11 The classical limit

In the clas­sical limit, the quantum-​​mechanical prob­a­bility cal­culus, which assigns non­trivial prob­a­bil­i­ties (prob­a­bil­i­ties between 0 and 1) to mea­sure­ment out­comes, degen­er­ates into a prob­a­bility cal­culus that assigns trivial prob­a­bil­i­ties (either 0 or 1) to mea­sure­ment out­comes. In the clas­sical theory, a prob­a­bility algo­rithm based on the max­imum of in prin­ciple avail­able infor­ma­tion is rep­re­sented by a point P in a phase space, and mea­sure­ment out­comes are rep­re­sented by sub­sets of this space. Because P assigns trivial prob­a­bil­i­ties, it can be thought of as a state in the clas­si­cal sense: a col­lec­tion of pos­sessed prop­er­ties. We are licensed to believe that if the prob­a­bil­ity of find­ing a given prop­erty is 1, it is because the sys­tem pos­sesses this prop­erty, inde­pen­dent of mea­sure­ments. In the quantum theory, a prob­a­bility algo­rithm based on the max­imum of in prin­ciple avail­able infor­ma­tion is rep­re­sented by a 1-​​dimensional sub­space L of a com­plex vector space, and mea­sure­ment out­comes are rep­re­sented by the sub­spaces of this space. Because L assigns non­trivial prob­a­bil­i­ties, it cannot be thought of as a state in the clas­si­cal sense.

Hence it may be said that the quantum laws, which cor­re­late the prob­a­bil­i­ties of mea­sure­ment out­comes prob­a­bilis­ti­cally, degen­erate into laws that cor­re­late pos­sessed prop­er­ties deter­min­is­ti­cally. And because deter­min­istic cor­re­la­tions between pos­sessed prop­er­ties lend them­selves to causal inter­pre­ta­tions, it may be said that the quantum-​​mechanical algo­rithms, which serve to com­pute prob­a­bil­i­ties of pos­sible mea­sure­ment out­comes on the basis of actual out­comes, degen­erate into algo­rithms that serve to com­pute effects that the prop­er­ties of mate­rial objects have on the prop­er­ties of mate­rial objects. What they don’t is degen­erate into (descrip­tions of) phys­ical mech­a­nisms or processes by which the prop­er­ties of mate­rial objects act on the prop­er­ties of mate­rial objects. As David Mermin[1] rem­i­nisced near the end of a dis­tin­guished career:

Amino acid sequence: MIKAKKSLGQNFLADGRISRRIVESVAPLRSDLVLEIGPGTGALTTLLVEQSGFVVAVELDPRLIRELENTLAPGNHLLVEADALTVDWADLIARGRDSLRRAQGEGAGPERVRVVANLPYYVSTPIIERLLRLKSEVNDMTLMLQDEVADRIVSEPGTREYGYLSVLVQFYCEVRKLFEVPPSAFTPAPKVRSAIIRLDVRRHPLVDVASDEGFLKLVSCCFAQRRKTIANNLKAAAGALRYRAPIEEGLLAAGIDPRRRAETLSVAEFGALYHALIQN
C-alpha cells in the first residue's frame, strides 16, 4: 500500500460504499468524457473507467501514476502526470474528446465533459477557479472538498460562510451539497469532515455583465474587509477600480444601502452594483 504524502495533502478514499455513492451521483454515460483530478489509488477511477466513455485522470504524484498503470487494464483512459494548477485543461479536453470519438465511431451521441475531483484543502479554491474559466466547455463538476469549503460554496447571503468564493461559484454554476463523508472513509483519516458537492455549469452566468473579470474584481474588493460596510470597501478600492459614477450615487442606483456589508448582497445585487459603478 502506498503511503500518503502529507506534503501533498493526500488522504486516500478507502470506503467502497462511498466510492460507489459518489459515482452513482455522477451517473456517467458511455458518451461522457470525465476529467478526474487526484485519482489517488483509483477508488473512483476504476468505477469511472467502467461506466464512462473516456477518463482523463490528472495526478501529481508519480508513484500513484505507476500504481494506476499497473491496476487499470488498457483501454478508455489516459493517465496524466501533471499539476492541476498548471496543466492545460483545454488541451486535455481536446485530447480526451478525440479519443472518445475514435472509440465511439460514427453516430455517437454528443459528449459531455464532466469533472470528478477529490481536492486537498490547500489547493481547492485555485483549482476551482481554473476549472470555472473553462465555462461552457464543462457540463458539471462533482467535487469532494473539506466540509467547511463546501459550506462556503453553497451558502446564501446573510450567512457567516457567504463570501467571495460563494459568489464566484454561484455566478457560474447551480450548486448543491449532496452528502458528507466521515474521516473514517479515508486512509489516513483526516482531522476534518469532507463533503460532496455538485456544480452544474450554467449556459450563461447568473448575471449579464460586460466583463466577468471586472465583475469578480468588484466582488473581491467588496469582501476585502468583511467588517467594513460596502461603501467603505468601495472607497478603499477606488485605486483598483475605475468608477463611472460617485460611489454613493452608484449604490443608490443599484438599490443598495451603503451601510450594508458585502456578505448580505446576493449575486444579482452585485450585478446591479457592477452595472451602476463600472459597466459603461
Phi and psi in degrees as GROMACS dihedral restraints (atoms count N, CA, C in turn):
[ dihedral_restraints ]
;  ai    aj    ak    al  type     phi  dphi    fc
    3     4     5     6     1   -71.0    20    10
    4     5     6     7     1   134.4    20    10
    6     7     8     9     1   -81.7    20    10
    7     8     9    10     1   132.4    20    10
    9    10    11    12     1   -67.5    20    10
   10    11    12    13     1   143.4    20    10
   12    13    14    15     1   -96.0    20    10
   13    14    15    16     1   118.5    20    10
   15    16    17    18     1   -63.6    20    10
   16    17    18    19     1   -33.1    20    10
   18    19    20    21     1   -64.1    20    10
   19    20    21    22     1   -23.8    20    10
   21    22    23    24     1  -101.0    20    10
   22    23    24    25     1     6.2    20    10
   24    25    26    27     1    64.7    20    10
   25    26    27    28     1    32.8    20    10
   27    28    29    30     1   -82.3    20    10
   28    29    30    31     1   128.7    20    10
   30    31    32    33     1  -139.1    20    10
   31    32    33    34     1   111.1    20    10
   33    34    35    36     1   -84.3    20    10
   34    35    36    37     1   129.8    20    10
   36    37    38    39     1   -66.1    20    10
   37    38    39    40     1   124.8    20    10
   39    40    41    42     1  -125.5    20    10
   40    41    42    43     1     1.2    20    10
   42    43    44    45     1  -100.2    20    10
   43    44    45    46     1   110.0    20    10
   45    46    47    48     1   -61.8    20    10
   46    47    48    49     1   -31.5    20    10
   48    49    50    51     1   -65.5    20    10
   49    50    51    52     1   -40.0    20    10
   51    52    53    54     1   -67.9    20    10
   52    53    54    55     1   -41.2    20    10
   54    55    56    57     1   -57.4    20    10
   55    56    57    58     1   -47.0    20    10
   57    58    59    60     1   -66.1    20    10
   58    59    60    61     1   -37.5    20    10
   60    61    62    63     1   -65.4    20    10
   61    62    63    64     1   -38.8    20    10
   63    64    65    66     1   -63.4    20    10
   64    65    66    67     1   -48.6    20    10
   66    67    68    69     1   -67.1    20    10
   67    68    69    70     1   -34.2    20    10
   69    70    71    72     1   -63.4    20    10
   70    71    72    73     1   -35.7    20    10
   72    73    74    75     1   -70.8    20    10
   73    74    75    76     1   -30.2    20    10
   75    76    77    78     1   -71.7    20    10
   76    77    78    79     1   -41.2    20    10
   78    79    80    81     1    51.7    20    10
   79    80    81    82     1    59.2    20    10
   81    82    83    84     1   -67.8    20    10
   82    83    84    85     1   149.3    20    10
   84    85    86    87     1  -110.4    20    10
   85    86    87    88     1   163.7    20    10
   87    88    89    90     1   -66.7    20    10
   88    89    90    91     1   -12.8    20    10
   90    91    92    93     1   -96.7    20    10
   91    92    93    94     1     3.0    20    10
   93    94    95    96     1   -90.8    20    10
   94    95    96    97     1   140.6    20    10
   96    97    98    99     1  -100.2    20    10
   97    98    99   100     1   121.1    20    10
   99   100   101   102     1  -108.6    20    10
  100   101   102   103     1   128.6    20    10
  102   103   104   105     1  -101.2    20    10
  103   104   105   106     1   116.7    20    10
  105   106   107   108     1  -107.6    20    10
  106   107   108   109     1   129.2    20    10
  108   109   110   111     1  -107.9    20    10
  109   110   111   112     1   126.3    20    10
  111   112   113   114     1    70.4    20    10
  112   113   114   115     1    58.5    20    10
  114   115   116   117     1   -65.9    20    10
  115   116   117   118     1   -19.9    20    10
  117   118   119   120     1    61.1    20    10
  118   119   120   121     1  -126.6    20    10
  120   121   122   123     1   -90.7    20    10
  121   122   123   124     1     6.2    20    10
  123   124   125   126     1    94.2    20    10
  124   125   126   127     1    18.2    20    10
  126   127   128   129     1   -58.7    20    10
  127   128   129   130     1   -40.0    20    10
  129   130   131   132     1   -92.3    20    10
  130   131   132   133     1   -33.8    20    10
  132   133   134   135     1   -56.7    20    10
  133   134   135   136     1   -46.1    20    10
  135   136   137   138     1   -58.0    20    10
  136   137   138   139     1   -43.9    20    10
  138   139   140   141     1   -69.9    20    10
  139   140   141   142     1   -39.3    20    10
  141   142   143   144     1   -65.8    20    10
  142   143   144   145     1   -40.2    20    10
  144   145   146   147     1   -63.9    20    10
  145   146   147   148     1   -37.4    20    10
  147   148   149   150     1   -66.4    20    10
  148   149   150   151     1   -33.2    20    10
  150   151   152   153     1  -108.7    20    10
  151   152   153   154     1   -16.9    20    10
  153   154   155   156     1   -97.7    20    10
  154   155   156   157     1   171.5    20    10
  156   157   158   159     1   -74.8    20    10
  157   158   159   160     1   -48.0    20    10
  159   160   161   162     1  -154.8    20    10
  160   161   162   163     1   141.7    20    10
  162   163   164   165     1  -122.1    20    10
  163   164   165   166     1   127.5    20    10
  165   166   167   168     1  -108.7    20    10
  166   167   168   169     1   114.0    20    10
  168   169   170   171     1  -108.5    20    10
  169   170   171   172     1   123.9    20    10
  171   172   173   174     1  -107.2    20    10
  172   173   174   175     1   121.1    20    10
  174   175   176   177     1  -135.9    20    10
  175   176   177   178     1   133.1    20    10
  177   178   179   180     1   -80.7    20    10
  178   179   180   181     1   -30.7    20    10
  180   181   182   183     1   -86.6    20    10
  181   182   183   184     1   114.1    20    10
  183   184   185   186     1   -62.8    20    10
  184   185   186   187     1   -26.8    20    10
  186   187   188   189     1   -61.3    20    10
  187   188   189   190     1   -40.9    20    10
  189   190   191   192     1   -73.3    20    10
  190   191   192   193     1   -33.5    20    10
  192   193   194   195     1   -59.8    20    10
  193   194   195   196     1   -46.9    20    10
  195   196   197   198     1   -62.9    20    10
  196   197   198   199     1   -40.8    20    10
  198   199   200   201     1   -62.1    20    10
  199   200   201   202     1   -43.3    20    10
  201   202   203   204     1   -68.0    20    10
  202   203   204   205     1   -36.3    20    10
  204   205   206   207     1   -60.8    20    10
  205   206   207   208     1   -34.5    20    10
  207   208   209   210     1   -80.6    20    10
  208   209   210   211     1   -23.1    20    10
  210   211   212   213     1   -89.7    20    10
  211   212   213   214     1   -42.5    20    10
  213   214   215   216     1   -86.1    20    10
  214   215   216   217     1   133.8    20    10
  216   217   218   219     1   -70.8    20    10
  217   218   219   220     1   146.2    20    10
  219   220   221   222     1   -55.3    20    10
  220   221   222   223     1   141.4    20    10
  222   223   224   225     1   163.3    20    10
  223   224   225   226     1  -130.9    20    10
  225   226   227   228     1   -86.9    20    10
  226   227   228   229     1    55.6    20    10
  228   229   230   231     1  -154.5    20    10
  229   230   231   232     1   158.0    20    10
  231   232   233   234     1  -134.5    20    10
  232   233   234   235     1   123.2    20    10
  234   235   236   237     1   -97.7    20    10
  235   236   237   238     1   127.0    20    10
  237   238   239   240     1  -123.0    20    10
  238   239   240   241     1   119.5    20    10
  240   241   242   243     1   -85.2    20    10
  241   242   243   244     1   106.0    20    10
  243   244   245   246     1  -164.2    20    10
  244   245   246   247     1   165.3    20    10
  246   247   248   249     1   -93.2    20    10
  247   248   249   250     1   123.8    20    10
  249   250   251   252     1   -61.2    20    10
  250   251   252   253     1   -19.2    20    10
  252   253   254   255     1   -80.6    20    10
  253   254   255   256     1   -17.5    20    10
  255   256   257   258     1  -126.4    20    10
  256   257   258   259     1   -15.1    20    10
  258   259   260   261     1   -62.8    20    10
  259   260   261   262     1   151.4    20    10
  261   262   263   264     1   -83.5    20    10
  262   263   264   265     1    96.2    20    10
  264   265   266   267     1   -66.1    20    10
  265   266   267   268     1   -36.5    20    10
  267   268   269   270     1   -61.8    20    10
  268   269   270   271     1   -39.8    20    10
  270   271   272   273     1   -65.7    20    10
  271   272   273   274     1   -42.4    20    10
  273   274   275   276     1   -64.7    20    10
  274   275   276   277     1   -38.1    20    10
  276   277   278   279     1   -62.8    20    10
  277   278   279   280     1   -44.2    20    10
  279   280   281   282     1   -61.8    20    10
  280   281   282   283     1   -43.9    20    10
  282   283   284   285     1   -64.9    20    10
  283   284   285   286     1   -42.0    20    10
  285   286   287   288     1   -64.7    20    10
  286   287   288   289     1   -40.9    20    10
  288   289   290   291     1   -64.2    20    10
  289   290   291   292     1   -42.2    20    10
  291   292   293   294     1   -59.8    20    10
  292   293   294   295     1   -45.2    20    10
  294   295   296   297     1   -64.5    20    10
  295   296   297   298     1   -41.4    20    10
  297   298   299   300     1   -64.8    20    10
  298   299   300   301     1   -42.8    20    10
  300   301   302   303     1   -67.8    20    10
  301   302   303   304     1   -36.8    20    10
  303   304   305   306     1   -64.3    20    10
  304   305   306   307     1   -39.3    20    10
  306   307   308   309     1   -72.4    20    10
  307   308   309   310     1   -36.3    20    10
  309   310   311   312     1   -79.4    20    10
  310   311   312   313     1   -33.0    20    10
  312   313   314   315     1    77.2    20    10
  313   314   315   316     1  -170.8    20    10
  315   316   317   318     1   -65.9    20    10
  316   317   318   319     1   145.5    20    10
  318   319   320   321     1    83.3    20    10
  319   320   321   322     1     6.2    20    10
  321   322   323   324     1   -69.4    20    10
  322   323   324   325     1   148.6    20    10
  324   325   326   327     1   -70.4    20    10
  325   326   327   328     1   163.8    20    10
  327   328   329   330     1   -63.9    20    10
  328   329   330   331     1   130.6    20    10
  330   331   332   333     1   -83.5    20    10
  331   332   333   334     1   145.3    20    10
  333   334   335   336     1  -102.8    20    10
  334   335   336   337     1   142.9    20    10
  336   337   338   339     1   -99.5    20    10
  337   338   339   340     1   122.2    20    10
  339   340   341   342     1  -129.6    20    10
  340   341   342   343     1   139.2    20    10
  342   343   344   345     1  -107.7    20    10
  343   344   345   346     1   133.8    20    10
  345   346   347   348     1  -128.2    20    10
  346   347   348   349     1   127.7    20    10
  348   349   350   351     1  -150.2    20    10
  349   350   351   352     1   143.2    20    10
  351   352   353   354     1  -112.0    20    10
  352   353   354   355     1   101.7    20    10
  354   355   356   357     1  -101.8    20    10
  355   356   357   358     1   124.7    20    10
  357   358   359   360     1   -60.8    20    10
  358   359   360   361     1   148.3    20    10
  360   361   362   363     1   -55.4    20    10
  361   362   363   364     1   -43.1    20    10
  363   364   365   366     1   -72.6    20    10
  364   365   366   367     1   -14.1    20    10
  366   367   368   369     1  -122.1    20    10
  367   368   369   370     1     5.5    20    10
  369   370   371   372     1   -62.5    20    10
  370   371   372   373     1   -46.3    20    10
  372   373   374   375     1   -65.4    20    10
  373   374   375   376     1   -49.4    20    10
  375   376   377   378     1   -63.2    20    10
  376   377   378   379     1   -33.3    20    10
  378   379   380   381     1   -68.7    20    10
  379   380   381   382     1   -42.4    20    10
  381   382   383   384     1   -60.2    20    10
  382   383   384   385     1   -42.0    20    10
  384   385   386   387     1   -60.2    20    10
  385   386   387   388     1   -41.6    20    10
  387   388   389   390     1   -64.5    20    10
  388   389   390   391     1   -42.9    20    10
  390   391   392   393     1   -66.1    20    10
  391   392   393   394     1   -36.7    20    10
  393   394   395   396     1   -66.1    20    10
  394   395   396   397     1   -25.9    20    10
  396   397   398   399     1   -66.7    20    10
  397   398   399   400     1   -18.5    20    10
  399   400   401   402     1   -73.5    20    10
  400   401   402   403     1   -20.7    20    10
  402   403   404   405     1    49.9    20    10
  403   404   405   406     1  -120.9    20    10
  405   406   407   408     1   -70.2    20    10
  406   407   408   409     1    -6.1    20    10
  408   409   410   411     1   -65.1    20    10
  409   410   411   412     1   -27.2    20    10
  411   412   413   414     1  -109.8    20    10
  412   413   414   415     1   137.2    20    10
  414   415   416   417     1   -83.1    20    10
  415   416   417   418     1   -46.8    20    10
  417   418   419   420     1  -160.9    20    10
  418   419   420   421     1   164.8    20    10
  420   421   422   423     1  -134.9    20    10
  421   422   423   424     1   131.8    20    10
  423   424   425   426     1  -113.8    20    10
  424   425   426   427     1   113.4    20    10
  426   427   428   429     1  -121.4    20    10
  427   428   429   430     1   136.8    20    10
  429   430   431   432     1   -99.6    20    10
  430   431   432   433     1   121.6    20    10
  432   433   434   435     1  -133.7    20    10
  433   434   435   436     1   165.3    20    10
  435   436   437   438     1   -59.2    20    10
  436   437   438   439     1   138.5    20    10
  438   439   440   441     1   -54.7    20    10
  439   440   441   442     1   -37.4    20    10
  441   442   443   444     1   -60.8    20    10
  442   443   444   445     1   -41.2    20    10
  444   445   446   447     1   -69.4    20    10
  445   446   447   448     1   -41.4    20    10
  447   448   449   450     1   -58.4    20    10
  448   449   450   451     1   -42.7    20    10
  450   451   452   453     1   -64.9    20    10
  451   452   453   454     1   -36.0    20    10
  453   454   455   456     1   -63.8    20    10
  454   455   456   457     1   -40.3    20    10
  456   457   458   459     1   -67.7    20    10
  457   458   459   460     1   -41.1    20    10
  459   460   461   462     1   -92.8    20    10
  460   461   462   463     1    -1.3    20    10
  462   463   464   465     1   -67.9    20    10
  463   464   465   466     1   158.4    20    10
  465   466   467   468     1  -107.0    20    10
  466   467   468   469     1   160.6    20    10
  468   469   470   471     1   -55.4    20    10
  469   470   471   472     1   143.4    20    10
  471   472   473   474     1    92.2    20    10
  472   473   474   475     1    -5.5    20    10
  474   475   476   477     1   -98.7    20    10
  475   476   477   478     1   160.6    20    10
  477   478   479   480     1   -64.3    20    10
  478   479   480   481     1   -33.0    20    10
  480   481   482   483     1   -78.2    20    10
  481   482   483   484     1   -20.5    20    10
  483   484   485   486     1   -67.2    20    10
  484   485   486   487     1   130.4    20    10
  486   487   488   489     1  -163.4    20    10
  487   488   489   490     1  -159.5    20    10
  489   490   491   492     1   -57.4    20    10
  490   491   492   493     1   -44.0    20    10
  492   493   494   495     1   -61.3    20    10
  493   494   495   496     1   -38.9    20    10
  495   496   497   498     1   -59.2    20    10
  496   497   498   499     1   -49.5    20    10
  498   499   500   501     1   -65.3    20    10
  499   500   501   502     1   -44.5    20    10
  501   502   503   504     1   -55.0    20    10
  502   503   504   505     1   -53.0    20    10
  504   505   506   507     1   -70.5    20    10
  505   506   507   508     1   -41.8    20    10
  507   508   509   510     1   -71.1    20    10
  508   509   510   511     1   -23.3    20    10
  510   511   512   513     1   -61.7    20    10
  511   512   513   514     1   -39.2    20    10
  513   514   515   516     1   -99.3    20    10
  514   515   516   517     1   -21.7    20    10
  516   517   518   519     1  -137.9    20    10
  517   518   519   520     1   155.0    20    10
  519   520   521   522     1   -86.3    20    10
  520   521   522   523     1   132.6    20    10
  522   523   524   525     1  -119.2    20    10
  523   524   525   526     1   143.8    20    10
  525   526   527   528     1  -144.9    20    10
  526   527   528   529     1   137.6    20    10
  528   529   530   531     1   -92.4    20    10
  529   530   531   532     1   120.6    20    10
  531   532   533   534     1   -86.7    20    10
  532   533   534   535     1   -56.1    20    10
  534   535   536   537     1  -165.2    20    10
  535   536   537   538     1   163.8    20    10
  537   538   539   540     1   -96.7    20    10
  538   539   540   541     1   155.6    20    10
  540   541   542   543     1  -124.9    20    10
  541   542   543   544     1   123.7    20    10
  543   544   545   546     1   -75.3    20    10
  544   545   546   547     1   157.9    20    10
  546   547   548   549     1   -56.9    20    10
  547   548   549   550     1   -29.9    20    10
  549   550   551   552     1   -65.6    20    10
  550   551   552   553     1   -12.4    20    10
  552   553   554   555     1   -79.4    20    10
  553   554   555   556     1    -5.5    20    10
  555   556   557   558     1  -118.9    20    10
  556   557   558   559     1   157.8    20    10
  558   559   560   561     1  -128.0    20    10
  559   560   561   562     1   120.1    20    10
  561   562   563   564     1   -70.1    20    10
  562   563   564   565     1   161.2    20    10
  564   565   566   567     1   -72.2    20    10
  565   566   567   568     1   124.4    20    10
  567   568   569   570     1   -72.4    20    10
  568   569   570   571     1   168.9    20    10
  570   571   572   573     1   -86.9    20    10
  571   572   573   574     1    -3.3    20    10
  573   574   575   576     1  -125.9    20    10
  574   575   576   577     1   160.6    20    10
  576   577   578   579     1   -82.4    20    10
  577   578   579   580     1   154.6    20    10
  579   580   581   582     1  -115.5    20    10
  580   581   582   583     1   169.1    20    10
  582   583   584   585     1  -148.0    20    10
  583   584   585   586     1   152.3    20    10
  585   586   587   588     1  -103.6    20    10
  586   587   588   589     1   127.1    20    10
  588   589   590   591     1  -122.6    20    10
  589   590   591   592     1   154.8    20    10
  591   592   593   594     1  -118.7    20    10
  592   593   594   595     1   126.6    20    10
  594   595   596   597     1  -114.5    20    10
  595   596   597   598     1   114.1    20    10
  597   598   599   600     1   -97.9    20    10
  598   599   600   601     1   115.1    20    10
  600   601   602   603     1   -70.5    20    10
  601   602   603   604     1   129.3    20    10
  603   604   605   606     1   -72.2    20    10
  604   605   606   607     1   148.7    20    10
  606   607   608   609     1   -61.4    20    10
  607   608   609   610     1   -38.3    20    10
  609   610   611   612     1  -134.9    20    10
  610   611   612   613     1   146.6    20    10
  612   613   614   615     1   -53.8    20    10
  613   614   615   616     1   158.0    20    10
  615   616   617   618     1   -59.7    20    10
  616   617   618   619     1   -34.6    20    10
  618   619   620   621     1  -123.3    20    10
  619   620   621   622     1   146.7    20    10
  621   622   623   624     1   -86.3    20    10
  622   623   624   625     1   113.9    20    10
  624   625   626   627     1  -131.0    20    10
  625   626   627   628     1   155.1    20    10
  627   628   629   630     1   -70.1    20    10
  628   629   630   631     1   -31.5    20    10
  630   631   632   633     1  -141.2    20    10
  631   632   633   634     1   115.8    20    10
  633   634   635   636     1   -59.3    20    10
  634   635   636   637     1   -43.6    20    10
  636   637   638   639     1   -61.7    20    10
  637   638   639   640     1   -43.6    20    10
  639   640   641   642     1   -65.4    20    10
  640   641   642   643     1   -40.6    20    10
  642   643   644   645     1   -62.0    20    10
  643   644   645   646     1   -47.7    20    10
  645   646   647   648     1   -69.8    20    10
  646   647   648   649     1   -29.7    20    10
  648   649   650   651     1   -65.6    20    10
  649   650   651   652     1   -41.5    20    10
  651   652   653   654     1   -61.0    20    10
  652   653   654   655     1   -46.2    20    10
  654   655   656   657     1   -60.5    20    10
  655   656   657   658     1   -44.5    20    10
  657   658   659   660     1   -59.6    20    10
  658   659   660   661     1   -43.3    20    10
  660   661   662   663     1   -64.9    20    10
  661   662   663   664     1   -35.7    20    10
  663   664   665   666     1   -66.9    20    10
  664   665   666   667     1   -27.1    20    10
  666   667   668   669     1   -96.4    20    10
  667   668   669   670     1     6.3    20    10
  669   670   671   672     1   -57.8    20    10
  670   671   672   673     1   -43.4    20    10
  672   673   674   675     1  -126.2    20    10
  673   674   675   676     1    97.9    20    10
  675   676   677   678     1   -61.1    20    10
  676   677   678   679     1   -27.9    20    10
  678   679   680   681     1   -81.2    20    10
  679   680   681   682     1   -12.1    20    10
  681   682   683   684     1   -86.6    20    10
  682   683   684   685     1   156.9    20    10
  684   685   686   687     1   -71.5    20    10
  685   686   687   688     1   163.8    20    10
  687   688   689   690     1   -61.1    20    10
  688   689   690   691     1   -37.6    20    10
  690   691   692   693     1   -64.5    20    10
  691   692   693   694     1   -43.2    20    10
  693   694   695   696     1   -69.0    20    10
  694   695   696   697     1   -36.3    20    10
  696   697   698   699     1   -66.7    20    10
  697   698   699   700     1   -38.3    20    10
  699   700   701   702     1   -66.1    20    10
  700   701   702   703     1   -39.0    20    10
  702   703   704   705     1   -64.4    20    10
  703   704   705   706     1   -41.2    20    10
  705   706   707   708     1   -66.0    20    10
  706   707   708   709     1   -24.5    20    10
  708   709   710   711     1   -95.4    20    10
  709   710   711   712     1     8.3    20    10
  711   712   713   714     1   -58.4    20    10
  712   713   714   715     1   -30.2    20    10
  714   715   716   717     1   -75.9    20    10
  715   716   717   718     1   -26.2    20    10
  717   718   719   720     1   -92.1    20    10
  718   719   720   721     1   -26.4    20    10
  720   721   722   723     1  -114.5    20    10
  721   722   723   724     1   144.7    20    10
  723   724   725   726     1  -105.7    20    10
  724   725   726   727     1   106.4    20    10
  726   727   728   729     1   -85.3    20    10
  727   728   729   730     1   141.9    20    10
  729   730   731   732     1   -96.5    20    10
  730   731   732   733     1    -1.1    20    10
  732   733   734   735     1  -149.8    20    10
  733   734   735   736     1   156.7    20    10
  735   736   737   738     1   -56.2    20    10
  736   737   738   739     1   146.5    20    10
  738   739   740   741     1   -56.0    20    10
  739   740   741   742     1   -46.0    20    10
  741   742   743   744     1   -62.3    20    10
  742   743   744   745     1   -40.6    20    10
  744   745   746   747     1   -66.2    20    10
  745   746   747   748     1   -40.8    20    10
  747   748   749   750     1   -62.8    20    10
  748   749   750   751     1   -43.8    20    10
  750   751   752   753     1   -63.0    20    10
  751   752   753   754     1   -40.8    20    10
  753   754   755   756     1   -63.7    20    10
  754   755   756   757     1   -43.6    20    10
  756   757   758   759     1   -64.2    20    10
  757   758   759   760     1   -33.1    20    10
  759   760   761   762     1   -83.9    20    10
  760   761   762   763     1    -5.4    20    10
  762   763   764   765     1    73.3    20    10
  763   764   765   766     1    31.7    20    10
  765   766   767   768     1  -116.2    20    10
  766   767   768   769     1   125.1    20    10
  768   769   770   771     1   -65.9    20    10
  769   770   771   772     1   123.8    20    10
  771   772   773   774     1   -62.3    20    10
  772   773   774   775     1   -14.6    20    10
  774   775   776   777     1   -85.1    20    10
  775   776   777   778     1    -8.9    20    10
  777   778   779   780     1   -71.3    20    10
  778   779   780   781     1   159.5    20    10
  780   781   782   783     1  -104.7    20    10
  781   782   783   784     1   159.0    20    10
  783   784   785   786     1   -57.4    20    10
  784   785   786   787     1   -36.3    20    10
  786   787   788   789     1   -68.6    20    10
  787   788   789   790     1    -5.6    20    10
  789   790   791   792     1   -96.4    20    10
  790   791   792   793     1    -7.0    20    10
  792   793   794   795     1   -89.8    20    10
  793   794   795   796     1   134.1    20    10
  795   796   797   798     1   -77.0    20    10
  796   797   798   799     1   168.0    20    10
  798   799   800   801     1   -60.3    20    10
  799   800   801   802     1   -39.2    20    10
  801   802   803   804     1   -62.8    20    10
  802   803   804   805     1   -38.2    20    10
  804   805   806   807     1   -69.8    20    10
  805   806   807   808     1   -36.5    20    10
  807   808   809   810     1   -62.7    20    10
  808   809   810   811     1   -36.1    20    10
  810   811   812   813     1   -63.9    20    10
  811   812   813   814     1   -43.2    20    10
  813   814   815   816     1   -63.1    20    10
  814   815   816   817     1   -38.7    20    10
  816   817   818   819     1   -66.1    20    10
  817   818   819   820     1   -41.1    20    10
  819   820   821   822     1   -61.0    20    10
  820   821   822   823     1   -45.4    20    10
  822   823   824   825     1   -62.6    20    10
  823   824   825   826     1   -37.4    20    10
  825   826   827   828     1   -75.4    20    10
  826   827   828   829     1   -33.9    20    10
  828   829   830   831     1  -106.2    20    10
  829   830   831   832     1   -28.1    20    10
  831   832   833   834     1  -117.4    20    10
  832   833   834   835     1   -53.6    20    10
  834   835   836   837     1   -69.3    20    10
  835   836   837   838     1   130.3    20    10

When I was an under­grad­uate learning clas­sical elec­tro­mag­netism, I was enchanted by the rev­e­la­tion that elec­tro­mag­netic fields were real. Far from being a clever cal­cu­la­tional device for how some charged par­ti­cles push around other charged par­ti­cles, they were just as real as the par­ti­cles them­selves, most dra­mat­i­cally in the form of elec­tro­mag­netic waves, which have energy and momentum of their own and can prop­a­gate long after the source that gave rise to them has vanished.

That lovely vision of the reality of the clas­sical elec­tro­mag­netic field ended when I learned as a grad­uate stu­dent that what Maxwell’s equa­tions actu­ally describe are fields of oper­a­tors on Hilbert space. Those oper­a­tors are quantum fields, which most people agree are not real but merely spec­tac­u­larly suc­cessful cal­cu­la­tional devices. So real clas­sical elec­tro­mag­netic fields are nothing more (or less) than a sim­pli­fi­ca­tion in a par­tic­ular asymp­totic regime (the clas­sical limit) of a clever cal­cu­la­tional device. In other words, clas­sical elec­tro­mag­netic fields are another clever cal­cu­la­tional device.